most touching portions of Solomon's dedicatory prayer was his plea to God
for the strangers that should come from countries afar to learn more of
Him whose fame had been spread abroad among the nations. "They shall
hear," the king pleaded, "of Thy great name, and of Thy strong
hand, and of Thy stretched-out arm." In behalf of every one of these
stranger worshipers Solomon had petitioned: "Hear Thou, . . . and do
according to all that the stranger calleth to Thee for: that all people of
the earth may know Thy name, to fear Thee, as do Thy people Israel; and
that they may know that this house, which I have builded, is called by Thy
name." Verses 42, 43.
At the close
of the service, Solomon had exhorted Israel to be faithful and true to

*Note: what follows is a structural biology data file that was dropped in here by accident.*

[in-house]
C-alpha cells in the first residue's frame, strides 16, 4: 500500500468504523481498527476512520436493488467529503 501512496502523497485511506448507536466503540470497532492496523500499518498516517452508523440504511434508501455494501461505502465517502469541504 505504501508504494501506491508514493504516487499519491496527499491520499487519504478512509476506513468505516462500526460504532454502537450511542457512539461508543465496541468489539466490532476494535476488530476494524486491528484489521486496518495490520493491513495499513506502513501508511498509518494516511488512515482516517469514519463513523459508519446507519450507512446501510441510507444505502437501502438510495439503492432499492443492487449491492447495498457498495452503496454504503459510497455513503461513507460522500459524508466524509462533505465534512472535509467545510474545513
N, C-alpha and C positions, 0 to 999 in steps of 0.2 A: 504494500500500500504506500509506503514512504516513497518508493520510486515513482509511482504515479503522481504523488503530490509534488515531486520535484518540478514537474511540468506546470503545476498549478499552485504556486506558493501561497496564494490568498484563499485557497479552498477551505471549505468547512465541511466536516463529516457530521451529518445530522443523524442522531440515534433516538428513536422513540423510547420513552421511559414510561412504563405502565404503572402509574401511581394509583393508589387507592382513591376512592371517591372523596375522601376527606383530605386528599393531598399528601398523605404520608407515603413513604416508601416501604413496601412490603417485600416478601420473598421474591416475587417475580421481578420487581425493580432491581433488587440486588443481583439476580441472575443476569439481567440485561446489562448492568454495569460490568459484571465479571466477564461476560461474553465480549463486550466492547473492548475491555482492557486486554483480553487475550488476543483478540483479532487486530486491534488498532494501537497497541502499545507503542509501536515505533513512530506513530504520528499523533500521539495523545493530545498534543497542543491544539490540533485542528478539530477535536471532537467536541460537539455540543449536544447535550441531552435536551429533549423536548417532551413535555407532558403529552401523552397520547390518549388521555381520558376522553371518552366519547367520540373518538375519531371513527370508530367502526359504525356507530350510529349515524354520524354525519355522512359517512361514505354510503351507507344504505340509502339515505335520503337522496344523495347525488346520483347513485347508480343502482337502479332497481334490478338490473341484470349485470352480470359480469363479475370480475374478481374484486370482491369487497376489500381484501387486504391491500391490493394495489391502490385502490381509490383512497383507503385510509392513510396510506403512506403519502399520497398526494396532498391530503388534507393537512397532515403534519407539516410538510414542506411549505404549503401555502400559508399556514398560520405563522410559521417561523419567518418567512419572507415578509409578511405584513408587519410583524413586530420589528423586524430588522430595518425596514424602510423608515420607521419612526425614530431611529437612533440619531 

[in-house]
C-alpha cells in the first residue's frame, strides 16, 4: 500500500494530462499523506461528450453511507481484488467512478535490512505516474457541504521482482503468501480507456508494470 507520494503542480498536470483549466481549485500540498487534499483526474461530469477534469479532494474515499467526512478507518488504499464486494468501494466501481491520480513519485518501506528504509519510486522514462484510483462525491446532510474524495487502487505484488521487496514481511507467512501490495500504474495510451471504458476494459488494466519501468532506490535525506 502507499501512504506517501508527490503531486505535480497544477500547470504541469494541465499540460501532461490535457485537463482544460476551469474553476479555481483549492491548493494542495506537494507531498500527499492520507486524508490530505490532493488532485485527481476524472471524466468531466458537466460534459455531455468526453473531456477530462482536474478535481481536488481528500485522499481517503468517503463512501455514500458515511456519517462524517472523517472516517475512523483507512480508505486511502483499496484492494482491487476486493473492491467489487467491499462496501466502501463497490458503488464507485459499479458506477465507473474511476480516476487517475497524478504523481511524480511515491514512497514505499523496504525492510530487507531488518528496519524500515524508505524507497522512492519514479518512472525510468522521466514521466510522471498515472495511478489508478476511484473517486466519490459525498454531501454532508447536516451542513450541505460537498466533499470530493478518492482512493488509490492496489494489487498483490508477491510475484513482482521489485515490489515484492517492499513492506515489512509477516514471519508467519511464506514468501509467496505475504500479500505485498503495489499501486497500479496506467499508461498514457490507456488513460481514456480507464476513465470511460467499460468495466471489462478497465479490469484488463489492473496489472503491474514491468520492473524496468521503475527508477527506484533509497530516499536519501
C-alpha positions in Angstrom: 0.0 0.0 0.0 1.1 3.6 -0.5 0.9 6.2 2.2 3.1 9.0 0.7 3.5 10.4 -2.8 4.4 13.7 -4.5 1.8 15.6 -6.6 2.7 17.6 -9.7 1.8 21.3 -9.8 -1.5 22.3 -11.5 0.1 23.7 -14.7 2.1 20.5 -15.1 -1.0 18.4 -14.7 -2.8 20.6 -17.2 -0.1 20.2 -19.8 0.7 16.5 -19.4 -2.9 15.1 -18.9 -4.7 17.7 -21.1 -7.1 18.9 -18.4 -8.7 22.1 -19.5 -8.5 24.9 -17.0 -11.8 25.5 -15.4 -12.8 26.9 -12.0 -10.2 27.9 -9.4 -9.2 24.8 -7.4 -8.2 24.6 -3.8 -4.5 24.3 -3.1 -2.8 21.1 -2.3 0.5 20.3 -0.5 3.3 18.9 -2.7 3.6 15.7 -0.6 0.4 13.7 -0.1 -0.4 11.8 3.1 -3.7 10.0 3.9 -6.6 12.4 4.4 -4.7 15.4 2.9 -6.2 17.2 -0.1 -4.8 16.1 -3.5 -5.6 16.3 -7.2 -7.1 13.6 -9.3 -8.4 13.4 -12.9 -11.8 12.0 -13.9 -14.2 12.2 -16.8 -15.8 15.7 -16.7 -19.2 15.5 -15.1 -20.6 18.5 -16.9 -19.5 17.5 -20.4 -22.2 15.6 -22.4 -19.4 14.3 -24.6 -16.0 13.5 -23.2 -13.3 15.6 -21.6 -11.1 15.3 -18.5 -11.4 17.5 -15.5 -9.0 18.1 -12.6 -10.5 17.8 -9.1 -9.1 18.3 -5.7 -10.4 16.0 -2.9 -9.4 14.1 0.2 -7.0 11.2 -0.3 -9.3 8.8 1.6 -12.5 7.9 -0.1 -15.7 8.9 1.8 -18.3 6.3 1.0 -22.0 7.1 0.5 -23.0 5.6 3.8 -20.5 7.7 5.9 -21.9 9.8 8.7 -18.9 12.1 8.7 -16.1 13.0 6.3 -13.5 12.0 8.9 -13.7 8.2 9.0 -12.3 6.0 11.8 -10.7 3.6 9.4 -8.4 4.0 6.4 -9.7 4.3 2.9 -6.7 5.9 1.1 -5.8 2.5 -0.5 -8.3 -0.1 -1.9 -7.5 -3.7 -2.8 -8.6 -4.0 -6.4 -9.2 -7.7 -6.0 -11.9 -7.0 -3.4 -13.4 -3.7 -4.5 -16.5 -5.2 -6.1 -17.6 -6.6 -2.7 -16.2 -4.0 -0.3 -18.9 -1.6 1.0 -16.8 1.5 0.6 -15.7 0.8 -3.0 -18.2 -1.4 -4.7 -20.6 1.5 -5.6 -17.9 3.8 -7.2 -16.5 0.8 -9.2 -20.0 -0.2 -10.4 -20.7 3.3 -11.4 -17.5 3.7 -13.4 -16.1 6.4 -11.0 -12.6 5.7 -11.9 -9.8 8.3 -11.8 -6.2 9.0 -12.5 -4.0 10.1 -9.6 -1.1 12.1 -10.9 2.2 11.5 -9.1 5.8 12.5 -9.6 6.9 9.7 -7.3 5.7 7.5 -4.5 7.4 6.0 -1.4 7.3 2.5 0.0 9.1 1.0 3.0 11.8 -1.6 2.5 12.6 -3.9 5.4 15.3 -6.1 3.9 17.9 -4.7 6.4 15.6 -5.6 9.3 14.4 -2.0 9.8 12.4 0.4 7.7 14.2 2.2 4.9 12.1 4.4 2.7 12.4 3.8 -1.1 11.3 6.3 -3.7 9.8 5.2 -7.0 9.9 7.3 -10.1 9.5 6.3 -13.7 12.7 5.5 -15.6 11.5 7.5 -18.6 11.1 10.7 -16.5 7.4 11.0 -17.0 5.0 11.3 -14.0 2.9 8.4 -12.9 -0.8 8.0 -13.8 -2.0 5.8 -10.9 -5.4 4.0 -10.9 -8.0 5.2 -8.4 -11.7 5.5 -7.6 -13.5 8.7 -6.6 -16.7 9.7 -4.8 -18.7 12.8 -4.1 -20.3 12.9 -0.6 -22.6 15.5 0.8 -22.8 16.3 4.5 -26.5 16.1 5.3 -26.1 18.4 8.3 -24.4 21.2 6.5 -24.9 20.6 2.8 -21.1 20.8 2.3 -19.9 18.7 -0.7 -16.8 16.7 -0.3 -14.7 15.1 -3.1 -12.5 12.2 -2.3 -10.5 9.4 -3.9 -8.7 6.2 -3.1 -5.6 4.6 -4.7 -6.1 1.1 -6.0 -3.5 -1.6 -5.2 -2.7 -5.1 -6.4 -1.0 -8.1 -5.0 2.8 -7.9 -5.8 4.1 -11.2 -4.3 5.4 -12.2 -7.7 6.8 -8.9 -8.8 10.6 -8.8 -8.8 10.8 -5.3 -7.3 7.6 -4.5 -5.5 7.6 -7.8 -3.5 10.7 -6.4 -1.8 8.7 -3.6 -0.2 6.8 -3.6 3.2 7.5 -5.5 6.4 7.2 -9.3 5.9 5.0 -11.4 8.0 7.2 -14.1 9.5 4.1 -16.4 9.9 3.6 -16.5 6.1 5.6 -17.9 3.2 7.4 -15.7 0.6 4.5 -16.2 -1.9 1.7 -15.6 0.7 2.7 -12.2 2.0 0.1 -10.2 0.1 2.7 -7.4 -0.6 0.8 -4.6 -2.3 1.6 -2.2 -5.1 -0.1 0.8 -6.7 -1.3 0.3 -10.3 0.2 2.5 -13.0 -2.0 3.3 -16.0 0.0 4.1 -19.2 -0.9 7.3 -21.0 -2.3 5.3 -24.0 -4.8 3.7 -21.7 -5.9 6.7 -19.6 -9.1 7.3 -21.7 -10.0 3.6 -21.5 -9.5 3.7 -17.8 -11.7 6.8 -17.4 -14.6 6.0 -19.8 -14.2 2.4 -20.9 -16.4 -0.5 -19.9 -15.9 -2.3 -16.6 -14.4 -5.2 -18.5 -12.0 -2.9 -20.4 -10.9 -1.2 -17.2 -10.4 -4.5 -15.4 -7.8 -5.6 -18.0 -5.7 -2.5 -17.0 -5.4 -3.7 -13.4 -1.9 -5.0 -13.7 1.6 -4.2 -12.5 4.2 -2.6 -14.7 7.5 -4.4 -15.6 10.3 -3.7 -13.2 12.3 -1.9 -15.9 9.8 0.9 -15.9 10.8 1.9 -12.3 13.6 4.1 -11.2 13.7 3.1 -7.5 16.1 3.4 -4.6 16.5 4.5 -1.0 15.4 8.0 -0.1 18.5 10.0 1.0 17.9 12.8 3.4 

God, in order that "all the people of the earth may know," he
said, "that the Lord is God, and that there is none else." Verse
than Solomon was the designer of the temple; the wisdom and glory of God
stood there revealed. Those who were unacquainted with this fact naturally
admired and praised Solomon as the architect and builder; but the king
disclaimed any honor for its conception or erection.
Thus it was
when the Queen of Sheba came to visit Solomon. Hearing of his wisdom and
of the magnificent temple he had built, she determined "to prove him
with hard questions" and to see for herself his famous works.
Attended by a retinue of servants, and with camels bearing
and gold in abundance, and precious stones," she made the long
journey to Jerusalem. "And when she was come to Solomon, she communed
with him of all that was in her heart." She talked with him of the
mysteries of nature; and Solomon taught her of the God of nature, the
great Creator, who dwells in the highest heaven and rules over all.
"Solomon told her all her questions: there was not anything hid from